The Missoula City Council has delayed its final decision on a proposed ban on all flavored tobacco initially planned for Oct. 26, and will instead vote on sending it back to committee for revisions.
According to council member Mirtha Becerra, one of the five sponsors of the ordinance, they didn’t want to rush the ban and planned to “bring it back into something we are comfortable with.”
“It’s a complex issue. It’s no secret that in order to decide we need to hear from a wide variety of people like supporters and medical professionals, and we felt we needed to better consider those voices,” Becerra told the Missoula Current.
The ordinance would go back to the Public Safety and Health Committee on Nov. 4 for amendments and language revisions, according to Becerra. If it gets out of committee, the revised ordinance will have a public hearing Nov. 9.
This is after two public hearings on the ordinance this week, with medical professionals, teachers and activists supporting the ordinance, and business owners, managers and organizations criticizing the ordinance. The Missoula Chamber of Commerce this week came out against the measure as well.
During the second public hearing in a Public Safety and Health Committee meeting, Brad Longcake, executive director of the Montana Petroleum Marketers and Convenience Store Association (MPMCSA), gave a presentation against the ordinance.
Longcake represents nearly all the convenience stores and gas stations across Montana. Several Missoula retailers who are part of MPMCSA spoke against the ordinance.
During the hearing, Longcake called retailers “the frontline defense” and said they’d be willing to work with the council to come up with a more suitable decision.
The flavored tobacco ban would also prohibit self-service displays, where some forms of tobacco are placed in front of the checkout. While many retailers have said they don’t utilize self-service displays, Dan Beard, district manager for Town Pump, said he still has a couple of stores in Missoula using them. However, those will be removed in the next week, he said.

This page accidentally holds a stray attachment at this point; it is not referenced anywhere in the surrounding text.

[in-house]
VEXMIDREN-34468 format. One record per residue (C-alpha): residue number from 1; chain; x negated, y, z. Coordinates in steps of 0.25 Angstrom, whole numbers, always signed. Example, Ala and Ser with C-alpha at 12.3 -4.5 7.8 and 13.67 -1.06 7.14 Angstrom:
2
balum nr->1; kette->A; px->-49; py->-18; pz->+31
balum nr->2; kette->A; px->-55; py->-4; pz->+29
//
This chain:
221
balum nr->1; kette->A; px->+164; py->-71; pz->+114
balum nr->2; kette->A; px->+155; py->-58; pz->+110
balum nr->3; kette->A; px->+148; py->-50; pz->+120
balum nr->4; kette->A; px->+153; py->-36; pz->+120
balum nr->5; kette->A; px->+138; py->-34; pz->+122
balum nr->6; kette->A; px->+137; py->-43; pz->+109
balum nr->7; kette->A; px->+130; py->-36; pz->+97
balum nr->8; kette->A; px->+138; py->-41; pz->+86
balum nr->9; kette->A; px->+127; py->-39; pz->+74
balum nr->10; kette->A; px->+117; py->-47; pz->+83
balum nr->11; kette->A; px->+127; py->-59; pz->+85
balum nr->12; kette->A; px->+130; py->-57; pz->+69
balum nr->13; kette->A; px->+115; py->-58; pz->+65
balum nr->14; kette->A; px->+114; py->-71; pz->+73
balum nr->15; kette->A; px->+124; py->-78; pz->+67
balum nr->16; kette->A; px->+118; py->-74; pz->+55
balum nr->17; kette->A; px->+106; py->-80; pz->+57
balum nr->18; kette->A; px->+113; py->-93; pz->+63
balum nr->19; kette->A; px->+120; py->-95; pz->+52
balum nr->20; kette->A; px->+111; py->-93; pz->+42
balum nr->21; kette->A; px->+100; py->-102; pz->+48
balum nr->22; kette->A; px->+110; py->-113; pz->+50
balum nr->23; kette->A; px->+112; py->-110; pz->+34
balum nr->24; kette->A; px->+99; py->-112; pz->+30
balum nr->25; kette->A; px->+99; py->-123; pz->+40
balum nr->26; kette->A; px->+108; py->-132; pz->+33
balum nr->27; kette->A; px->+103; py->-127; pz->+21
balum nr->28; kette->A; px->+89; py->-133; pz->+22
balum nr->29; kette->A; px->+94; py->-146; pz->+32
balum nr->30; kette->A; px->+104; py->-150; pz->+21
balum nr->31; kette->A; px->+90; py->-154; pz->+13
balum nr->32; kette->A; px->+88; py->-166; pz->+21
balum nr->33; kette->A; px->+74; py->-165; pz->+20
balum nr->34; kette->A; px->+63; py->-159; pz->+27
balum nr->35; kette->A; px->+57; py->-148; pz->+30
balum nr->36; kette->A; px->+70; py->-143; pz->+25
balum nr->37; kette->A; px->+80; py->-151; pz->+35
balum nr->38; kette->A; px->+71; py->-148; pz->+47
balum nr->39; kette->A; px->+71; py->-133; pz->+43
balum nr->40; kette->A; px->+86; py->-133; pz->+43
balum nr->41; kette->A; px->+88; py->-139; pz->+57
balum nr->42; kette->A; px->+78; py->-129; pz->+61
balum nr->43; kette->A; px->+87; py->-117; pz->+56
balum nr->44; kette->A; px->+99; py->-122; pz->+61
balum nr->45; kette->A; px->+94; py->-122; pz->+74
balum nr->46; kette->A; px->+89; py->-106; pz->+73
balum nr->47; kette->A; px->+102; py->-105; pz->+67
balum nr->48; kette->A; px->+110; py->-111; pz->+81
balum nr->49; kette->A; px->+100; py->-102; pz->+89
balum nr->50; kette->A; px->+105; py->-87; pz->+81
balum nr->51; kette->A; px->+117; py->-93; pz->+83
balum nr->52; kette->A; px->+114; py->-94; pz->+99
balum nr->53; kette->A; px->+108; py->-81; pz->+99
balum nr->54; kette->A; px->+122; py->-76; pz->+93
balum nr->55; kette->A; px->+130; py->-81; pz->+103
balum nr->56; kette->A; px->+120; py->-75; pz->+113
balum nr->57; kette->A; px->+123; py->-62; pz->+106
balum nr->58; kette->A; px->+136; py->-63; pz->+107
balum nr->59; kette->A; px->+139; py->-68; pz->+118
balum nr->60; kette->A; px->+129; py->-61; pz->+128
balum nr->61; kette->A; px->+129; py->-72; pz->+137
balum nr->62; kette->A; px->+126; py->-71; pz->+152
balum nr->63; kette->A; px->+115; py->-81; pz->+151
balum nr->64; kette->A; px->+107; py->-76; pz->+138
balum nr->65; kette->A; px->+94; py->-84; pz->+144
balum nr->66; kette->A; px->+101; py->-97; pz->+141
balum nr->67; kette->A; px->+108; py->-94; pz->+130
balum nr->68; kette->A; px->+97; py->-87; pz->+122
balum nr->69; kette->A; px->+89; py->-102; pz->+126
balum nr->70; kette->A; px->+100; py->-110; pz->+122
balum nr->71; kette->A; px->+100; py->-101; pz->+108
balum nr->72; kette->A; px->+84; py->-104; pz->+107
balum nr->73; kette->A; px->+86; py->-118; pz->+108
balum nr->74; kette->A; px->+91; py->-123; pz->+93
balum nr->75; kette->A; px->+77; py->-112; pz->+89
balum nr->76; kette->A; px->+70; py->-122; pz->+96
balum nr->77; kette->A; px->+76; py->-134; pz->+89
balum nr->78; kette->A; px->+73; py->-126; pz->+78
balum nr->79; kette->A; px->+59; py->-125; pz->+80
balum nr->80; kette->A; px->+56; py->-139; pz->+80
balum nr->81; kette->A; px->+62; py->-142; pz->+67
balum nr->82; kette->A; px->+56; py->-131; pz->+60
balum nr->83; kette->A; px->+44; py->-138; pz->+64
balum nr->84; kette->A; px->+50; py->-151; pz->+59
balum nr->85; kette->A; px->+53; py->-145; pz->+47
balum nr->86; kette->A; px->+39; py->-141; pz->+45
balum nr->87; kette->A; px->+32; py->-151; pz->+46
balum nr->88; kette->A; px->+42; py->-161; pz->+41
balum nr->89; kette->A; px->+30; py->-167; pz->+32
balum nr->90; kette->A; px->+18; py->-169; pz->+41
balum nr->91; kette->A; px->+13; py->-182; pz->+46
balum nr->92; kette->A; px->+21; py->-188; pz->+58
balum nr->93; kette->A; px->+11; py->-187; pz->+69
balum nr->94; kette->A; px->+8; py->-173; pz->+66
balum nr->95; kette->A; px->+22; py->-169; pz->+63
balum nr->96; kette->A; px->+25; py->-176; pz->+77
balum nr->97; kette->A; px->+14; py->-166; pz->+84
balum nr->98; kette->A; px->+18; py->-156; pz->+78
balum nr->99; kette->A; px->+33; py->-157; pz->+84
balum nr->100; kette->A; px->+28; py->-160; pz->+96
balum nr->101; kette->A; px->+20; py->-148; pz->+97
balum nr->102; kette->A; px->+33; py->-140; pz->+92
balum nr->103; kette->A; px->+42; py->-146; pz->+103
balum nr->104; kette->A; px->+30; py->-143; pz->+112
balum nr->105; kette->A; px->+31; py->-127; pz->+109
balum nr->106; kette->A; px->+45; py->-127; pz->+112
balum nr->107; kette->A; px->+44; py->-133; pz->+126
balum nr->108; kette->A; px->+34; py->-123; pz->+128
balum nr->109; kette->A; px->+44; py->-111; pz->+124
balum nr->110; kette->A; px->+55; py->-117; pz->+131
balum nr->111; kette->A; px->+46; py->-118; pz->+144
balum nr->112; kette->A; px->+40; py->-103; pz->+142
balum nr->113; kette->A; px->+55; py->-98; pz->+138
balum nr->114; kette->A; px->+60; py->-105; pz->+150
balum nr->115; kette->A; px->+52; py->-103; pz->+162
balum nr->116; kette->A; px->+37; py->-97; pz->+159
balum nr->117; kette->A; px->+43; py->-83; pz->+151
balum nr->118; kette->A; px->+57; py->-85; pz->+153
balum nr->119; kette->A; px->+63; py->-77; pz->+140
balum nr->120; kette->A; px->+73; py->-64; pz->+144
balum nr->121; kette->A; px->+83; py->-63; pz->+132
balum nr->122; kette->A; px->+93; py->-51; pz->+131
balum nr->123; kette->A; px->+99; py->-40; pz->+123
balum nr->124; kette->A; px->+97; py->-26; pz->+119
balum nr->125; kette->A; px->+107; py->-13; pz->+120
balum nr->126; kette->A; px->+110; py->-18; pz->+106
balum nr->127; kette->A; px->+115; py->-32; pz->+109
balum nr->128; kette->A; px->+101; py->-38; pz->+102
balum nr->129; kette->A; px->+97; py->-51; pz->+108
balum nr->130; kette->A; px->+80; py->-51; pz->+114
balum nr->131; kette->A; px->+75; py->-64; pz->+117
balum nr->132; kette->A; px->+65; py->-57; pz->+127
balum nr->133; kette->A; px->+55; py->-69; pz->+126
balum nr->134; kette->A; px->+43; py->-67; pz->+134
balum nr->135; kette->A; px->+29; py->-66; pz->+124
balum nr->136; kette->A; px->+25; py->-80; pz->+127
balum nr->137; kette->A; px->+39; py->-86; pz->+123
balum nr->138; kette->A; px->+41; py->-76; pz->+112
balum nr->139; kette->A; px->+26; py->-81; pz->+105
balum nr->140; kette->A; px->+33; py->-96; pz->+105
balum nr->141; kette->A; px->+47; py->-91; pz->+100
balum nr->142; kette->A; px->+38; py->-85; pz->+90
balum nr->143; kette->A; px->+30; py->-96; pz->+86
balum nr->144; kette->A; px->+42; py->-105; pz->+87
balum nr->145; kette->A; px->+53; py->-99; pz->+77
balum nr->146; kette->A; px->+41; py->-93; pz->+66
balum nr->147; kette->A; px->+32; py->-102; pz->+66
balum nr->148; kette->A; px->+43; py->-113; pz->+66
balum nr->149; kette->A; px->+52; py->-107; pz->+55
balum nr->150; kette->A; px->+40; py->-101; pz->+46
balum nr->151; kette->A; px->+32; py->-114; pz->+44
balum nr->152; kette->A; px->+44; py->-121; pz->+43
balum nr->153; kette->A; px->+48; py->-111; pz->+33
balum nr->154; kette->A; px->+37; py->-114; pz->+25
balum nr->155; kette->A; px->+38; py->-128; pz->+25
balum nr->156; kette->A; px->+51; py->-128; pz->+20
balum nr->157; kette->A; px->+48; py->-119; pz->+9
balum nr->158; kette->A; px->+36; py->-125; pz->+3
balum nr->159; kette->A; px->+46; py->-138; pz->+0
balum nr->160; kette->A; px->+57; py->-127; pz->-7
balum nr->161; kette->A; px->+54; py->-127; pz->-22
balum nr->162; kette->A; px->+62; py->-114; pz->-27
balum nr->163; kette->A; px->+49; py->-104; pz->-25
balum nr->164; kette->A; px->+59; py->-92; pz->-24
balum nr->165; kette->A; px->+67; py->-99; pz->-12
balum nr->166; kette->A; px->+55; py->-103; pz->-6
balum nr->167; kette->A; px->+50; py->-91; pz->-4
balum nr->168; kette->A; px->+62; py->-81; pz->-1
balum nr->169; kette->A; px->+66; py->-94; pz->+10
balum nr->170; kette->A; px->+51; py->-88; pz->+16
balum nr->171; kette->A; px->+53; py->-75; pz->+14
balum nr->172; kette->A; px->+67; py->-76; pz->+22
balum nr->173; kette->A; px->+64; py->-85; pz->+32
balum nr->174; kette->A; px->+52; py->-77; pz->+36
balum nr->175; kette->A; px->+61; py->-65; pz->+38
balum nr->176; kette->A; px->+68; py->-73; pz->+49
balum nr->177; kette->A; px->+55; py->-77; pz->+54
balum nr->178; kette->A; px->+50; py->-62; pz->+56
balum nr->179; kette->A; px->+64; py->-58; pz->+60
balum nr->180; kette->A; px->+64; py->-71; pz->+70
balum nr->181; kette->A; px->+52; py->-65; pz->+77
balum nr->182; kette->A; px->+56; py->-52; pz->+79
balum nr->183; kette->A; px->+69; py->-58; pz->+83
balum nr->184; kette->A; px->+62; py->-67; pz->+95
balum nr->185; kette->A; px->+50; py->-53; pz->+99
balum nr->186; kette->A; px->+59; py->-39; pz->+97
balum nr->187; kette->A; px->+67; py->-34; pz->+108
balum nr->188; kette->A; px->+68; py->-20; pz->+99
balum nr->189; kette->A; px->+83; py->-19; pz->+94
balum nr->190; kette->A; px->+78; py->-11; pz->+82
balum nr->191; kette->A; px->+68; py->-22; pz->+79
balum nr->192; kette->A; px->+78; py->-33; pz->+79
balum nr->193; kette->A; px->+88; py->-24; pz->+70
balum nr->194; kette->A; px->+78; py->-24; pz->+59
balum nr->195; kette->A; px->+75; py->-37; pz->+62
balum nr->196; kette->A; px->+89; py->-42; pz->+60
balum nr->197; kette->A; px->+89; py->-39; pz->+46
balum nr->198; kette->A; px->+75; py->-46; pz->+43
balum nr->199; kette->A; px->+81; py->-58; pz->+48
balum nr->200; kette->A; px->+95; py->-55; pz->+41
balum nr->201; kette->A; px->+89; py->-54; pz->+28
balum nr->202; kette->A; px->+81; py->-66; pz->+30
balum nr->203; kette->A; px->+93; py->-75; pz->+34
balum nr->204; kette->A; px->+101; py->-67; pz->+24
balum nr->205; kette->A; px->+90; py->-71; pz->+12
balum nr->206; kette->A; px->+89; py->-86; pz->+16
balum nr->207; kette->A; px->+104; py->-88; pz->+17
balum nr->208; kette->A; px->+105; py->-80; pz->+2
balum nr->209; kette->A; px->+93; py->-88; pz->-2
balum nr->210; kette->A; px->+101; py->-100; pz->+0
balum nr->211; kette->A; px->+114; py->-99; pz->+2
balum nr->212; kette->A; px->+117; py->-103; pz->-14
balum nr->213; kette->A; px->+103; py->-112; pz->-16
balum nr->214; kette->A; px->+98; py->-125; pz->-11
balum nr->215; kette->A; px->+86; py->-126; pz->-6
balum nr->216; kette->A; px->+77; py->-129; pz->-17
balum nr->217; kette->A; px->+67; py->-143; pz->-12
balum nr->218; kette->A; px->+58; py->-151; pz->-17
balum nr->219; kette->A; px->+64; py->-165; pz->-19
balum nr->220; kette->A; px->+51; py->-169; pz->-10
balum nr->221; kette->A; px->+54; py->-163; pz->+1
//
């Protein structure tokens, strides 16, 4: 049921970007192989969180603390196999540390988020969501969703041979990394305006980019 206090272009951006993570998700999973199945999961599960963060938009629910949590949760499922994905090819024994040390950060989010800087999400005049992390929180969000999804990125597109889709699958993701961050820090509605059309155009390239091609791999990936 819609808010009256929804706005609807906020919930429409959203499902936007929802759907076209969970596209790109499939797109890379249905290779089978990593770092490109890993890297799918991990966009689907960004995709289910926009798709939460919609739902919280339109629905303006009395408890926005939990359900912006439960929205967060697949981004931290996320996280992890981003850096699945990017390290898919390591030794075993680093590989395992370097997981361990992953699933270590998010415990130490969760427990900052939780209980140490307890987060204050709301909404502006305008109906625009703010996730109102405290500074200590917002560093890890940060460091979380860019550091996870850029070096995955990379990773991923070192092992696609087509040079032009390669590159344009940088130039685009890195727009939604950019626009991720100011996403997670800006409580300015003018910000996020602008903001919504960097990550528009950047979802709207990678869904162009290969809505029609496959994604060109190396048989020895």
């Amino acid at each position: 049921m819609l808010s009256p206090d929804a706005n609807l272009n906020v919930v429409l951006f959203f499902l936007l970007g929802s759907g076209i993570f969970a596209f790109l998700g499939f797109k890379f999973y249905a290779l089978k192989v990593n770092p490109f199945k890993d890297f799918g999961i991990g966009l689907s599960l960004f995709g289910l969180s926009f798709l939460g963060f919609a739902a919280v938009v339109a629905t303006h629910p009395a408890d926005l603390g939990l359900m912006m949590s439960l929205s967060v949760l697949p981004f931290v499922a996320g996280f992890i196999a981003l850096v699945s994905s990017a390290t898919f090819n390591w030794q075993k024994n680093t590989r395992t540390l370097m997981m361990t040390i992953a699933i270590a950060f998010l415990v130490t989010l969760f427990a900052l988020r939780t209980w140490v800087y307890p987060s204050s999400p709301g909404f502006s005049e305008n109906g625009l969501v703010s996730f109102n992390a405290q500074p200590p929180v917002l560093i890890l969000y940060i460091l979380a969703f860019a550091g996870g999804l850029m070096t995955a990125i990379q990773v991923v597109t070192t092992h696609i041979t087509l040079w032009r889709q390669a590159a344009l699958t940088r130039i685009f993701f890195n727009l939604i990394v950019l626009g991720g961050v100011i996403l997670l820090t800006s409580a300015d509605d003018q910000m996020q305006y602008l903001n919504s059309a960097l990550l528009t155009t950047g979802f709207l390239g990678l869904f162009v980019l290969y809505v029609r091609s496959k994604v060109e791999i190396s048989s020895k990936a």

“Over the next week, that’s being converted because that is just something that it makes sense for us that that would be something we need to do,” Beard said. “I’ve taken measurements for it this week, so we are eliminating that at our Town Pump locations in the city.”
Council member Amber Sherrill has asked for clarification on numbers related to the ordinance.
“The thing I really want to drill down on is this 30% of sales, because I was under a different impression on Monday of what number was being quoted,” Sherrill said. “I’m hearing now that maybe it is gas and chips and everything else. I would like to see some numbers I think on what I believe Ms. (Julie) Merritt and Ms. (Stacie) Anderson were talking about, like what percentage of your sales are from flavored tobacco products.”
Greg Tabish, owner of Western Montana Petroleum, said 30% of their in-store sales are tobacco – a figure quoted to the Missoula Current from other tobacco retailers.
Traditional tobacco sales like cigarettes are about 50% flavored, including menthols. Smokeless tobacco sales are 75% flavored. Cigarillos sales are almost 100% flavored and vape juices are 100% flavored.
Out of that 30% in tobacco sales, vape sales account for 5%, or 1.5% of their sales total.
While City Attorney Jim Nugent permitted the ordinance to go forward with its current language, council member Sandra Vasecka cited a previous opinion provided by Nugent in February on whether Missoula could create ordinances relating to vaping and self-service displays.
She said the opinion suggested that municipal governments can’t adopt laws more stringent than existing state laws. This follows a letter the City Council received on Monday from Thomas Briant, executive director of National Association of Tobacco Outlets, saying state and federal laws override the proposed ordinance.
“This is an emotional issue, but taking emotions out of it, legally we cannot do this. We have to act in accordance with state law,” Vasecka said on Wednesday. “I think we should take this off the table, bring it back to committee, so we can discuss it because there are other ways to do this without outright banning it altogether.”
The roughly one-hour public hearing concluded prematurely on Wednesday due to councilors needing to start their next committee meeting. Only members of the public opposing it spoke during Wednesday’s hearing.